|Clwydian Range from Cileaire, Wales|
|The national flower of Wales|
On Saturdays I often rented a car with Muriel and a few friends and would spend the day driving through the beautiful mountains and valleys of North Wales. We would picnic at some scenic spot.
From Mold the road rises gently to the Twlch (the top) which overlooks the lovely Vale of Clwyd. This is a land of green valleys and stonewalls ringing tiny farms. Most areas of the countryside are good only for grazing and pastures for sheep and cattle. The Clwydian Hills are the highest point between Mold and the Snowdonia Range.
We pass through the small village of Ruthin (pronounced Rithin), which boasts a castle, now transformed into a tourist hotel.
Farther on is the town of Denbigh, also with the ruins of a castle. Charles I was born here. Another interesting site here is the cottage where Stanley, the explorer who found Livingstone in Africa, once lived.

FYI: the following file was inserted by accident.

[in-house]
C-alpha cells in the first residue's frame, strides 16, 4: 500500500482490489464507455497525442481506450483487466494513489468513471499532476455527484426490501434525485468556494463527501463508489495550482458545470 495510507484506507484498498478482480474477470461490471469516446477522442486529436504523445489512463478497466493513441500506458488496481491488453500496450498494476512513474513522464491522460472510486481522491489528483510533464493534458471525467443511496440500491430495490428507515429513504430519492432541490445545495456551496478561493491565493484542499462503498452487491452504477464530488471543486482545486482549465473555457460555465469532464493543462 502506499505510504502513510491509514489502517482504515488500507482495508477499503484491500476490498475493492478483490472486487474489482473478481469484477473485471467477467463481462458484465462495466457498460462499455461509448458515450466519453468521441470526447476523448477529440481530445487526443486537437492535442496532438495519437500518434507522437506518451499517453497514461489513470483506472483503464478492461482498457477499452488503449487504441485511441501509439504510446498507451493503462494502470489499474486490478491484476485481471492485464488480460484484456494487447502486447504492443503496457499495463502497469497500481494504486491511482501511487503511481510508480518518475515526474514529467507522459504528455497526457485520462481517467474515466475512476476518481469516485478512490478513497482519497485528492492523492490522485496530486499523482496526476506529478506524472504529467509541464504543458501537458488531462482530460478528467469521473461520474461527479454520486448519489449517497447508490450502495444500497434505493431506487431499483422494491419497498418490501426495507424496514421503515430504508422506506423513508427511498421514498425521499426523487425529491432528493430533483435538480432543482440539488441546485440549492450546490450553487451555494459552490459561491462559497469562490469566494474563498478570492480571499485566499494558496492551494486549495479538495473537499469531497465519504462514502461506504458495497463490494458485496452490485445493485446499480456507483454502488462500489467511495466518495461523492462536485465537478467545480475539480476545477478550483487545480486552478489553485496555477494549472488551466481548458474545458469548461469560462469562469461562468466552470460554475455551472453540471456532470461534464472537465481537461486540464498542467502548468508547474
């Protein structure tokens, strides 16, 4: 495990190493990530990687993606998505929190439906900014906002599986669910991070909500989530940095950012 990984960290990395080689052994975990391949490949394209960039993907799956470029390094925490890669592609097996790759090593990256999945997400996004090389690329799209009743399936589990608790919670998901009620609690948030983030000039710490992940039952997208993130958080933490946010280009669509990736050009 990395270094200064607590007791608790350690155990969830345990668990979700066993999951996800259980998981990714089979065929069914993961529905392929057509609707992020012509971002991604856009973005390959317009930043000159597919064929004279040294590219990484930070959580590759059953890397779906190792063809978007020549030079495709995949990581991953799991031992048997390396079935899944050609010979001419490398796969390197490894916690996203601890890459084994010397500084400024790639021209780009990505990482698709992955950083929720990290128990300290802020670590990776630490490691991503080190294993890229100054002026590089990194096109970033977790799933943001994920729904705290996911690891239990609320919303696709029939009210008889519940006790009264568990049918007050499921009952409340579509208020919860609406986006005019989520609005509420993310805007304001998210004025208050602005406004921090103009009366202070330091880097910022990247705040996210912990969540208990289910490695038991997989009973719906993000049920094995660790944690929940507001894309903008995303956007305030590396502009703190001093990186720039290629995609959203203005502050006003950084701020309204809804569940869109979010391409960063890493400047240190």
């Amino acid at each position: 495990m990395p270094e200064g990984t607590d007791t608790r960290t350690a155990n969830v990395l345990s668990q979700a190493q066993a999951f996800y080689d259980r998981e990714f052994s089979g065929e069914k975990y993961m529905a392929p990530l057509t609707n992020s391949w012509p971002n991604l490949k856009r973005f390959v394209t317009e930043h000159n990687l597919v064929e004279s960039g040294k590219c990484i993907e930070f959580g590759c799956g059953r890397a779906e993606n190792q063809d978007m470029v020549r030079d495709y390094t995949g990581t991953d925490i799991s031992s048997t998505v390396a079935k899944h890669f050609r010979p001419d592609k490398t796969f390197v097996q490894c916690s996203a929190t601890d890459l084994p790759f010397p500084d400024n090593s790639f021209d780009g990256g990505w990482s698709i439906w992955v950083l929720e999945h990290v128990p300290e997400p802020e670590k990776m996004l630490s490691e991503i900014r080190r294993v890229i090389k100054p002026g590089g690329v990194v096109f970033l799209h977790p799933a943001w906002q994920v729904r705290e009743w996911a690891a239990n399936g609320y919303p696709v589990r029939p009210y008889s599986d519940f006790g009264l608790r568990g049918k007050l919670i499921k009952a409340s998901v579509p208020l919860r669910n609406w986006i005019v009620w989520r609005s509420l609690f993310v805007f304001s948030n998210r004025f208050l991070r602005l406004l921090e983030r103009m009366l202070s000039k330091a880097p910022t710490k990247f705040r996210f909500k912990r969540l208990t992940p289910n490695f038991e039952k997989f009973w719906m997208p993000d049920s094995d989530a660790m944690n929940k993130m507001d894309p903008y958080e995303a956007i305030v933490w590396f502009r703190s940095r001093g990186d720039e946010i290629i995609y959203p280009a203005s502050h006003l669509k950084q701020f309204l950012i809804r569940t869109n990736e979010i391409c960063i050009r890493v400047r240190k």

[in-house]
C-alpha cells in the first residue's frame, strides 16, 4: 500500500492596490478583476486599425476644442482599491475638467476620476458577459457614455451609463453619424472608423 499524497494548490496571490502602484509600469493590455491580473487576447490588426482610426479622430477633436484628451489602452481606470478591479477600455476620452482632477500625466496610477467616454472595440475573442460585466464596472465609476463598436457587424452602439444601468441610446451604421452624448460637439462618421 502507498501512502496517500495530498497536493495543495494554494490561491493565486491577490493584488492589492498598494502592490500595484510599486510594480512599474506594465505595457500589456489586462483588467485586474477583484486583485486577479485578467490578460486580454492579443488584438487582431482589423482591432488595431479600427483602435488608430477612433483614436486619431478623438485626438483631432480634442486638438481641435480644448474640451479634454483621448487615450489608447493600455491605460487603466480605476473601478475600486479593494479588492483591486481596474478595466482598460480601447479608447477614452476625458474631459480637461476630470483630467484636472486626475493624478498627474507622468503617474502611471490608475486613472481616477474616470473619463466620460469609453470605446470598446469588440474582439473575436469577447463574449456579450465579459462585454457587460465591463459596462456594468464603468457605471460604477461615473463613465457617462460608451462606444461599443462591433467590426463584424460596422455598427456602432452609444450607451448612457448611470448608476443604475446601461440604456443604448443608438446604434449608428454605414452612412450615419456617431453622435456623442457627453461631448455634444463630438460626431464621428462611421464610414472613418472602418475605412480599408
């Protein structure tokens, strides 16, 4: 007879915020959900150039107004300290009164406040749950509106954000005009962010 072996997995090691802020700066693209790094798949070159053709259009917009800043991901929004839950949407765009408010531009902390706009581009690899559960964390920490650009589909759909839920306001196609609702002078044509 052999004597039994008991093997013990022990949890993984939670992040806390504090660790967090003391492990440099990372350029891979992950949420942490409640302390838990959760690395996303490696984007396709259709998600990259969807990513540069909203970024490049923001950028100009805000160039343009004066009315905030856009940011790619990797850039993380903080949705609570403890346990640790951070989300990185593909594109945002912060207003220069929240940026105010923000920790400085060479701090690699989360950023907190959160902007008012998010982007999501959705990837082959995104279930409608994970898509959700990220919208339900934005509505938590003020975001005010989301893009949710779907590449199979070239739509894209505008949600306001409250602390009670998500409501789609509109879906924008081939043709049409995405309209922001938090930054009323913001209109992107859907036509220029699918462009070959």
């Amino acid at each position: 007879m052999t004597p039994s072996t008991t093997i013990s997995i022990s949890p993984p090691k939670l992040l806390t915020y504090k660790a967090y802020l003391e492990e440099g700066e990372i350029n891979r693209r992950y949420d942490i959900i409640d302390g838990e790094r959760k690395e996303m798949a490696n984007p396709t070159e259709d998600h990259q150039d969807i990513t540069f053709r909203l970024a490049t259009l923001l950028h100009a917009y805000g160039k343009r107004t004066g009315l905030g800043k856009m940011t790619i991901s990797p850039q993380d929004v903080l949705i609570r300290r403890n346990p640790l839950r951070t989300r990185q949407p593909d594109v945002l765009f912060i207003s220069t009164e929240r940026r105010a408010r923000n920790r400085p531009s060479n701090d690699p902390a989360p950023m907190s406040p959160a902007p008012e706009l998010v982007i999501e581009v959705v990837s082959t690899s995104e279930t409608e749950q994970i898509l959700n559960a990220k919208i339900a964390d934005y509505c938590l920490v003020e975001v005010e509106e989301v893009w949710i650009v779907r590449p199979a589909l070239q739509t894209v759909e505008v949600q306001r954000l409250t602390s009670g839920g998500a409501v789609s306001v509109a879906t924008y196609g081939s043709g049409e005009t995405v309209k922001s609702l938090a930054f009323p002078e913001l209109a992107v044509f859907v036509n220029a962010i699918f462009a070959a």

|Swallow Falls near Betws-y-coed|
We continue on to Capel Curig and then to Llanberis Pass. Here the dark hills are barren on either side. We can hear the sound of bleating sheep and the rush of streams falling from the hills. Stone walls follow the line of the road. It is a sad and lonely place, especially in the rain. At the top of the pass two small inns stand near each other. We are grateful for a cup of tea and the sandwiches we have brought along. When we leave, the sun comes out and a great valley sweeps down before us, and the brown hills are outlined against the sky.
Llanberis lies at the foot of Mount Snowdon. At 3,500 feet, it is the second highest peak in Great Britain. One side is very rugged and steep. It is said that Hillary of Mount Everest fame practiced on this side. Many climbers use the other more gentle slope. A small cog railway steams to the top during tourist season. The view is fantastic when the weather is bright, but the top of Mount Snowdon is often hidden by clouds, even in fine weather below.
|Conway, above the estuary|
Mold is only ten or fifteen miles from the coast. We can always tell when there is a storm at sea when the gulls come sweeping in from the coast.